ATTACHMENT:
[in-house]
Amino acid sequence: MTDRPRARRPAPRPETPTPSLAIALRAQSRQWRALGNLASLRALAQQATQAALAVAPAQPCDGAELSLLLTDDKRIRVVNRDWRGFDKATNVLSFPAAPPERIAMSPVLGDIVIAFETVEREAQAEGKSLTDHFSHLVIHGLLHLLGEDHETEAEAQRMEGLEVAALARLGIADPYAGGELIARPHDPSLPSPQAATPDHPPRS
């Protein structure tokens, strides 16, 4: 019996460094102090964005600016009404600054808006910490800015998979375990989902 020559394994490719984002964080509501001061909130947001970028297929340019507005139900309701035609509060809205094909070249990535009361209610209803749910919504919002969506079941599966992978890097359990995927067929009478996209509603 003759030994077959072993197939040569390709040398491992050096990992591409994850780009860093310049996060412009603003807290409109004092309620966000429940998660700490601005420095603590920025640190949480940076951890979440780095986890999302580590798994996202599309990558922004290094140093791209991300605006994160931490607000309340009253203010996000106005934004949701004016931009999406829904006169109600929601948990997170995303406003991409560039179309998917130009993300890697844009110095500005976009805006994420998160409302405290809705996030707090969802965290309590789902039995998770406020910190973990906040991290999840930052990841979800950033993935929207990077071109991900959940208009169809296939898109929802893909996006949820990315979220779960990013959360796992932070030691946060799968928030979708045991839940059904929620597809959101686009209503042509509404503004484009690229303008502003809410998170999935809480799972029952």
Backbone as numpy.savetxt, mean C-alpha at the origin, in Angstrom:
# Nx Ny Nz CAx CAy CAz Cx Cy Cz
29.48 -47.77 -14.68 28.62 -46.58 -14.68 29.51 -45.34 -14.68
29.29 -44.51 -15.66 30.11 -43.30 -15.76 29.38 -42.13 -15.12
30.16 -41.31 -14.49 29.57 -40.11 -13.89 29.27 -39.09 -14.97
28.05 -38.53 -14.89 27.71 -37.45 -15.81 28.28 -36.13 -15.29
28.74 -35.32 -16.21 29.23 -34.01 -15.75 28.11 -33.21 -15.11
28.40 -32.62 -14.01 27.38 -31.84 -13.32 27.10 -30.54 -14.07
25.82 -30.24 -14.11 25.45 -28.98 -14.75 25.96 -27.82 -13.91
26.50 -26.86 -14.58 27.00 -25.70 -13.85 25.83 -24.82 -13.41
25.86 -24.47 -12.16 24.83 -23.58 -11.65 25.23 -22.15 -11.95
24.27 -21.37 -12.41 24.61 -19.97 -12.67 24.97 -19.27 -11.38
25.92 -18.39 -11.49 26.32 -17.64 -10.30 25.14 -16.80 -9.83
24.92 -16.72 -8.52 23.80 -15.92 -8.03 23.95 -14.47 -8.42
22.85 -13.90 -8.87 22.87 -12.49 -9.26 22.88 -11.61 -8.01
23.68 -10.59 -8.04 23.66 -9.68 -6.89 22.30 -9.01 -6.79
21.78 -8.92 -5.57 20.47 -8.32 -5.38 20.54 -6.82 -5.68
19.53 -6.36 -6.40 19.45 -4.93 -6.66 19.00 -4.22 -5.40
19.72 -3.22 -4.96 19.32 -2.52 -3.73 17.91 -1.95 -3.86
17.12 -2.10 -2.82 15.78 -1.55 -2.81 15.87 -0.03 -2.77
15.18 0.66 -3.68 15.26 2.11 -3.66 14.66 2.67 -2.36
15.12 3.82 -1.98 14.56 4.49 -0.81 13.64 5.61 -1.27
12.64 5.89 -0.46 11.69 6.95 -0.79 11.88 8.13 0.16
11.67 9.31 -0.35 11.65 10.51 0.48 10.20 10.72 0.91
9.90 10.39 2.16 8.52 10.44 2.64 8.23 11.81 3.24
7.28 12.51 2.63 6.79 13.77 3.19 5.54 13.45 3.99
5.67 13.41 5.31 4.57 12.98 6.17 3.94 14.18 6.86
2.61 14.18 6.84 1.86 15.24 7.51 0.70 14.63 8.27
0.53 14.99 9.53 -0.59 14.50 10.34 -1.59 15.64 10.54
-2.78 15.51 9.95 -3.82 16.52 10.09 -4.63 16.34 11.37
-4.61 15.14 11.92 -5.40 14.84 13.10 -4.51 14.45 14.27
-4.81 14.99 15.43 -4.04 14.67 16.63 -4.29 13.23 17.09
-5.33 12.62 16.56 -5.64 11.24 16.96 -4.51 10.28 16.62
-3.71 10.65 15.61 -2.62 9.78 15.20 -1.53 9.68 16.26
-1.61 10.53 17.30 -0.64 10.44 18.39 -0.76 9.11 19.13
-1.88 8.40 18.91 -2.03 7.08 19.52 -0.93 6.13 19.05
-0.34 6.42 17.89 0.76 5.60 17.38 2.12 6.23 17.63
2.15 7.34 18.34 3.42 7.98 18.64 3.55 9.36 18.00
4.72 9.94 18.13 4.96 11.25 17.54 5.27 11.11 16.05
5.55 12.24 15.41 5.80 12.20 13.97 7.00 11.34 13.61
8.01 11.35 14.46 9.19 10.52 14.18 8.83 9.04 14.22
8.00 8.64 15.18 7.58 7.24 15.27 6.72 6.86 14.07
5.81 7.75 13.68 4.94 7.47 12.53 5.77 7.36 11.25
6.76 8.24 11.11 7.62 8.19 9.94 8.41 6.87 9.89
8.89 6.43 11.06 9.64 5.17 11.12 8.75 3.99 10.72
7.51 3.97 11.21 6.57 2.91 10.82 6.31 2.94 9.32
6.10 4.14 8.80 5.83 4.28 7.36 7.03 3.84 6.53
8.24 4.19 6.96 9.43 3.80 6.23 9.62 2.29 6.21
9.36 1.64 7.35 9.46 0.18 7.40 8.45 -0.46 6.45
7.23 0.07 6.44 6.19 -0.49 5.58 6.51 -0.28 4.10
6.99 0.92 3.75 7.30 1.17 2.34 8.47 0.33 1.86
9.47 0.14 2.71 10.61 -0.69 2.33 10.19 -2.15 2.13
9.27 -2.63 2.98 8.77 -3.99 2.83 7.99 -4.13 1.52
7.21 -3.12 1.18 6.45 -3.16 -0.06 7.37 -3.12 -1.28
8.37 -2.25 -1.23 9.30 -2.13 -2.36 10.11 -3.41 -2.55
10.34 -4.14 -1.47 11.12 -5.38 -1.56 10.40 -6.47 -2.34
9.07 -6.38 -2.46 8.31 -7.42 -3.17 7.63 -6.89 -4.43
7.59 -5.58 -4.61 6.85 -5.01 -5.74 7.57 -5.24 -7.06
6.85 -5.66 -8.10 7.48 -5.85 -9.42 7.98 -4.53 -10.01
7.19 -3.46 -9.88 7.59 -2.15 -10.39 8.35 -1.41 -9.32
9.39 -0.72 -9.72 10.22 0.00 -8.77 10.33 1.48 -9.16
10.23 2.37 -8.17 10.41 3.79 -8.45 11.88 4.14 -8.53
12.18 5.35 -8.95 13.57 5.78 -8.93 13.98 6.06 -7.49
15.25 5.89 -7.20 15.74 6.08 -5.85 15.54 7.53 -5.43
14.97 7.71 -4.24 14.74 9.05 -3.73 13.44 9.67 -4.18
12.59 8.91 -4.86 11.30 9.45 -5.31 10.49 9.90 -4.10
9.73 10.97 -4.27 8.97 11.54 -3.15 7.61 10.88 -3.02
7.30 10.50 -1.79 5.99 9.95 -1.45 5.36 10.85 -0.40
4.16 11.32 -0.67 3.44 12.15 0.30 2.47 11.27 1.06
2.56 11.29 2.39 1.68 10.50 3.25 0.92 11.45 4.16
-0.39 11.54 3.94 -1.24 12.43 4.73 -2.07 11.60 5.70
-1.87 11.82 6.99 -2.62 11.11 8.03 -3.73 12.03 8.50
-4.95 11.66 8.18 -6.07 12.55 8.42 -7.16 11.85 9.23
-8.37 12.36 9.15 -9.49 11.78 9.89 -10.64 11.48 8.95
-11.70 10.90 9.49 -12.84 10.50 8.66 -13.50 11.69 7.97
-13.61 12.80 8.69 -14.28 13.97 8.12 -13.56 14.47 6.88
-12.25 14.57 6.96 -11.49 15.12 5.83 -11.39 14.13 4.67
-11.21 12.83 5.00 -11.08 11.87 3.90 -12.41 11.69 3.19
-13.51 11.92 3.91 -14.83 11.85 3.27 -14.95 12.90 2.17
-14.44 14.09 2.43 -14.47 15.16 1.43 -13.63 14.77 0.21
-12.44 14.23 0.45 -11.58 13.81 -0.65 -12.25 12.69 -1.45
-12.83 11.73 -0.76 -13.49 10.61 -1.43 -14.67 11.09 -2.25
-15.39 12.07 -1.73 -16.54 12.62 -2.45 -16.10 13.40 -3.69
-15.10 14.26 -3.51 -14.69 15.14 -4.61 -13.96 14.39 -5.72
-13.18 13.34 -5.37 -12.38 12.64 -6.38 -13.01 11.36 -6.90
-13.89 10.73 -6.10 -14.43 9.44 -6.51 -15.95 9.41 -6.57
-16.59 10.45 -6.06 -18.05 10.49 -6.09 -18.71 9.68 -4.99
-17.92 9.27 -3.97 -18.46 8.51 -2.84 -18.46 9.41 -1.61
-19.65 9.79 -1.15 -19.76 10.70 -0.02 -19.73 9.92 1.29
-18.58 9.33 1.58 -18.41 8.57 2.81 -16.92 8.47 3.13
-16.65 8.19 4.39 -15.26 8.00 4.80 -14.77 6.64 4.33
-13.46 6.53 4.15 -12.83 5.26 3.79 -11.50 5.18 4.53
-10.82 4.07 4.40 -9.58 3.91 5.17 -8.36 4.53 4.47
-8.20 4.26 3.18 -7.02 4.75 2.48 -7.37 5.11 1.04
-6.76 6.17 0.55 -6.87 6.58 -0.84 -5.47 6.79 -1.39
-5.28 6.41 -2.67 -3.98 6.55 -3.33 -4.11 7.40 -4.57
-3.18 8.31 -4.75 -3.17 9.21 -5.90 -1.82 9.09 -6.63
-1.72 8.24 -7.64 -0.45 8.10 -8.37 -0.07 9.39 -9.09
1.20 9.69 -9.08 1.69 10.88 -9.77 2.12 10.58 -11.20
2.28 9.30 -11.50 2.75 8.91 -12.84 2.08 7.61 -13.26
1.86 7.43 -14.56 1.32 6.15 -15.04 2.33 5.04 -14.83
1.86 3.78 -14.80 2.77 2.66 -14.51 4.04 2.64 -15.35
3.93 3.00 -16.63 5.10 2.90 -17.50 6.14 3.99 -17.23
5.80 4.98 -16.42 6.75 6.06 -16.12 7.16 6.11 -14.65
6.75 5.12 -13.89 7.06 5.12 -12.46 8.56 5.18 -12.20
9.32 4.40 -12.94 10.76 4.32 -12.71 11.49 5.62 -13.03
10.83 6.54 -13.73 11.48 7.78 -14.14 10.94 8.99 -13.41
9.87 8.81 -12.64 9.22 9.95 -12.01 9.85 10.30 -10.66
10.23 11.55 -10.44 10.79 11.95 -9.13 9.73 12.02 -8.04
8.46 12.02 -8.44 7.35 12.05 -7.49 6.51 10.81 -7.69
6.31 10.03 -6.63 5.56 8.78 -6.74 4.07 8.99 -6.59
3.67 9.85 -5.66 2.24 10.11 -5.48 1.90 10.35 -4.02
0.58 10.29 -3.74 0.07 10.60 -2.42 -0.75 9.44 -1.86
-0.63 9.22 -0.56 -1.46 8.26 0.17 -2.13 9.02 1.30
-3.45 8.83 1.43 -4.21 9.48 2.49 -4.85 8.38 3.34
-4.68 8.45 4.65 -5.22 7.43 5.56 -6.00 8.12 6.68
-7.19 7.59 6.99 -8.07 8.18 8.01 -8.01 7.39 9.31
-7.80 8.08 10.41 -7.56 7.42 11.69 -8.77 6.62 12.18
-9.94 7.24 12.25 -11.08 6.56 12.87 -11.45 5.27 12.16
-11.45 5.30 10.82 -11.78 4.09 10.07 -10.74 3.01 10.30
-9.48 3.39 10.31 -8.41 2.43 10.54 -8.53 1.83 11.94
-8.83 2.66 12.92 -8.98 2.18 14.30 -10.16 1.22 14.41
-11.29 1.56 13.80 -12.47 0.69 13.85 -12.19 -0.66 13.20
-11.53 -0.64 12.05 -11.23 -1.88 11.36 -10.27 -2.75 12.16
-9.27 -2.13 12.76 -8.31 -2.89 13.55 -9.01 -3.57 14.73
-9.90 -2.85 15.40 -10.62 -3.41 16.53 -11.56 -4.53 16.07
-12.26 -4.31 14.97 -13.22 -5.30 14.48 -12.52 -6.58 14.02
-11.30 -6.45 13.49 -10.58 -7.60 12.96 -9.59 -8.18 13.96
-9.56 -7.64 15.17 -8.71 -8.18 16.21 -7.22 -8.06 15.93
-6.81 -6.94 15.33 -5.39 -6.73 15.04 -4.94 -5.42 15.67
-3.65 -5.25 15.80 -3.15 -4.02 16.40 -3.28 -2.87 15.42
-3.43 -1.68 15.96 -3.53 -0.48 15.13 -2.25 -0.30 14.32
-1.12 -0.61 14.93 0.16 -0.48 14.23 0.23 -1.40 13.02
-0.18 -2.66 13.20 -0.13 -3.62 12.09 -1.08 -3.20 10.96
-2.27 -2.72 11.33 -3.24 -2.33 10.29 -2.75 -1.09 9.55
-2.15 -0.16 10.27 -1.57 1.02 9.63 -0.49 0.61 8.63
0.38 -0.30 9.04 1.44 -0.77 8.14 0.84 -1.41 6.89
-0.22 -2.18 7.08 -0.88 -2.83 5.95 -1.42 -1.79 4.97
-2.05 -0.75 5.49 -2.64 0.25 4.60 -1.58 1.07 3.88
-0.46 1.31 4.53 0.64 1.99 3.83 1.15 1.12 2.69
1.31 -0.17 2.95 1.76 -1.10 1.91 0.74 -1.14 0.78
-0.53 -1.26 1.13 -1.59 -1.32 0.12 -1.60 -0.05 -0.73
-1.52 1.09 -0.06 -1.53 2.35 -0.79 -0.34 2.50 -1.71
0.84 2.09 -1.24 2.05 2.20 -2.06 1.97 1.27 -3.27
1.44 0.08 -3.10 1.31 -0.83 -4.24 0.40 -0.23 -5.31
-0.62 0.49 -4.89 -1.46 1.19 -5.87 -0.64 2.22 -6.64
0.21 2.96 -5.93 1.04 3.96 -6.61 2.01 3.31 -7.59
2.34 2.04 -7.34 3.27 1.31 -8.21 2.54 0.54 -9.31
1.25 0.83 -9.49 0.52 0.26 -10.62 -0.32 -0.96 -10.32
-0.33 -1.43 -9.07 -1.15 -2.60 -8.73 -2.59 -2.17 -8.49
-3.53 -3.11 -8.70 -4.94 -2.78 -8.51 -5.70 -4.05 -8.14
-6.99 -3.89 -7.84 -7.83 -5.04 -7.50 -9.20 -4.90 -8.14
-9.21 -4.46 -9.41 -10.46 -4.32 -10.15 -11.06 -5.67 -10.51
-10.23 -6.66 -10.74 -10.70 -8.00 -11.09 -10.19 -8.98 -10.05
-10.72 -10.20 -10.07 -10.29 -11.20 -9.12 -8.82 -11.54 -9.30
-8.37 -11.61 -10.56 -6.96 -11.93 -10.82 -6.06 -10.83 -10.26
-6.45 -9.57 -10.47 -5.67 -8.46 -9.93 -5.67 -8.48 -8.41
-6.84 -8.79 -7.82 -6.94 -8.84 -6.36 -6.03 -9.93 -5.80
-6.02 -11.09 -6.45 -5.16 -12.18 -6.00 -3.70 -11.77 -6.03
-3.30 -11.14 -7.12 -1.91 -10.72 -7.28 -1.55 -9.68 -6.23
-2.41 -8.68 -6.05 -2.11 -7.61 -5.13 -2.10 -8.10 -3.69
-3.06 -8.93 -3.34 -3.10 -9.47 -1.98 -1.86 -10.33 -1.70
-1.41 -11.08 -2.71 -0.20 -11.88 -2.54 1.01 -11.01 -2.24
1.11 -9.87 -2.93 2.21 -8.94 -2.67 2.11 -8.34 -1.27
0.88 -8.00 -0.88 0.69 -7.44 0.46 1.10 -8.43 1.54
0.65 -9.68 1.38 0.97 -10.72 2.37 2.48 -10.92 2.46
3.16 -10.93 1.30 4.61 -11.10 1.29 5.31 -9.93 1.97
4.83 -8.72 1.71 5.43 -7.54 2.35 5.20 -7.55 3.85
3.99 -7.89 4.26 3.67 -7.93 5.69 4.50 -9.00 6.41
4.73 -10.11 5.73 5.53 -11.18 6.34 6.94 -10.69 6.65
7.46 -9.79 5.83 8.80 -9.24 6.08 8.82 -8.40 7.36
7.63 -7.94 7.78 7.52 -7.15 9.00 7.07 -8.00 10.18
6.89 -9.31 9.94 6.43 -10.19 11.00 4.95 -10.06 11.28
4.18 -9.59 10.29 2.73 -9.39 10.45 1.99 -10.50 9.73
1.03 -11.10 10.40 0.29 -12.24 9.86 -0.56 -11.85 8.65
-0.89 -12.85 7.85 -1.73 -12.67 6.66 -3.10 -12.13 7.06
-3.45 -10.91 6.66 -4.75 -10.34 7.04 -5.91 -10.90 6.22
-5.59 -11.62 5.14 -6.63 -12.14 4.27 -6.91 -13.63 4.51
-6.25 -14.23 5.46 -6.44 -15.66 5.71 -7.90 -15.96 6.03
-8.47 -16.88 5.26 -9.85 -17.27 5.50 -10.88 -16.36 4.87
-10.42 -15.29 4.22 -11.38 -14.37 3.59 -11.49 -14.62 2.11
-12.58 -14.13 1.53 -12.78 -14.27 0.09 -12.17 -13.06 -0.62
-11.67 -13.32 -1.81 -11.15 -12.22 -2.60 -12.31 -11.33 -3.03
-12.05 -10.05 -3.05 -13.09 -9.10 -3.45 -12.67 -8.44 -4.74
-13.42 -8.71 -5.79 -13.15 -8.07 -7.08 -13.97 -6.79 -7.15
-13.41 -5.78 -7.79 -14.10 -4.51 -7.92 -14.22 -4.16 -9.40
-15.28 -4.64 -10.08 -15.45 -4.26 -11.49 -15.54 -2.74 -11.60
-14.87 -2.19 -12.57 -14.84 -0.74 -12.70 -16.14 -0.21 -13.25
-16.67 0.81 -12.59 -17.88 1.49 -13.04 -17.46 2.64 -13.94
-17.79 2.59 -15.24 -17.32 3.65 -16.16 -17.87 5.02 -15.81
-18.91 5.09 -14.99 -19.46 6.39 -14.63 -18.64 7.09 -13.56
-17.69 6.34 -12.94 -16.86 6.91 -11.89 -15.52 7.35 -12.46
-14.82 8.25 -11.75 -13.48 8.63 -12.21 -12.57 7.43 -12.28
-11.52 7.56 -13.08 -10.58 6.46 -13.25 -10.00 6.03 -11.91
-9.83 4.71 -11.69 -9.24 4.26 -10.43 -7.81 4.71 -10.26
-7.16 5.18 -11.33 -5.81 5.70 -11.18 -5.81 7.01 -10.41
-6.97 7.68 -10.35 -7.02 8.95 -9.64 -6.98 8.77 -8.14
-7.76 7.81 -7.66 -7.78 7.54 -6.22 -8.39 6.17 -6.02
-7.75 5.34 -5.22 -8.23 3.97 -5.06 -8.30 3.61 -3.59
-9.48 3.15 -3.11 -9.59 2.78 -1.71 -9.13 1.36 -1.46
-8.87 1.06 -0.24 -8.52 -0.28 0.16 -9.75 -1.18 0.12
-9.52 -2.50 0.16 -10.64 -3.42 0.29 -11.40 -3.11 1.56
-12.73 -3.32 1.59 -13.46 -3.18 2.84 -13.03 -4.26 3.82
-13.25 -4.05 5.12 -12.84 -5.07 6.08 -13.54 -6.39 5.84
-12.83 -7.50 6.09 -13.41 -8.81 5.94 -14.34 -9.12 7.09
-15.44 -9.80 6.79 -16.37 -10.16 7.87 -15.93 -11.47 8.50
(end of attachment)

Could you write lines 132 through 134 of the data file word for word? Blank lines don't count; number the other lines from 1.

-9.56 -7.64 15.17 -8.71 -8.18 16.21 -7.22 -8.06 15.93
-6.81 -6.94 15.33 -5.39 -6.73 15.04 -4.94 -5.42 15.67
-3.65 -5.25 15.80 -3.15 -4.02 16.40 -3.28 -2.87 15.42